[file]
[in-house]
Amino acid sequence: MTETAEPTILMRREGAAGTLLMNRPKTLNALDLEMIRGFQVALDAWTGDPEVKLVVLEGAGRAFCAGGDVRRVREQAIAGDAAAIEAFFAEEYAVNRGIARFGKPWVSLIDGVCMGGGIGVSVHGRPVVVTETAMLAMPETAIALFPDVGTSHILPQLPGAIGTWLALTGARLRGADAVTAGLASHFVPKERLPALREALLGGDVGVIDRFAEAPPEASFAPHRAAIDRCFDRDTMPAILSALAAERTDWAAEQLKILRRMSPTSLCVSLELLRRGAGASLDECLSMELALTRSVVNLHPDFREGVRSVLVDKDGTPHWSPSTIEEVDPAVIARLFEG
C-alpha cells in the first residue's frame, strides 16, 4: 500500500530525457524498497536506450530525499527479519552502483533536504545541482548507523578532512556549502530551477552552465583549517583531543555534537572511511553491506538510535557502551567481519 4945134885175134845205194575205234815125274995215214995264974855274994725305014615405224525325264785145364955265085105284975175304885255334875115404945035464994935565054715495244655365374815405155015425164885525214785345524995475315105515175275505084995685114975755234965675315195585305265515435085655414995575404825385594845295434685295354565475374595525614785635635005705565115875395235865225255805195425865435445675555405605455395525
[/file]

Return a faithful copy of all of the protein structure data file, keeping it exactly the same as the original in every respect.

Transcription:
[in-house]
Amino acid sequence: MTETAEPTILMRREGAAGTLLMNRPKTLNALDLEMIRGFQVALDAWTGDPEVKLVVLEGAGRAFCAGGDVRRVREQAIAGDAAAIEAFFAEEYAVNRGIARFGKPWVSLIDGVCMGGGIGVSVHGRPVVVTETAMLAMPETAIALFPDVGTSHILPQLPGAIGTWLALTGARLRGADAVTAGLASHFVPKERLPALREALLGGDVGVIDRFAEAPPEASFAPHRAAIDRCFDRDTMPAILSALAAERTDWAAEQLKILRRMSPTSLCVSLELLRRGAGASLDECLSMELALTRSVVNLHPDFREGVRSVLVDKDGTPHWSPSTIEEVDPAVIARLFEG
C-alpha cells in the first residue's frame, strides 16, 4: 500500500530525457524498497536506450530525499527479519552502483533536504545541482548507523578532512556549502530551477552552465583549517583531543555534537572511511553491506538510535557502551567481519 4945134885175134845205194575205234815125274995215214995264974855274994725305014615405224525325264785145364955265085105284975175304885255334875115404945035464994935565054715495244655365374815405155015425164885525214785345524995475315105515175275505084995685114975755234965675315195585305265515435085655414995575404825385594845295434685295354565475374595525614785635635005705565115875395235865225255805195425865435445675555405605455395525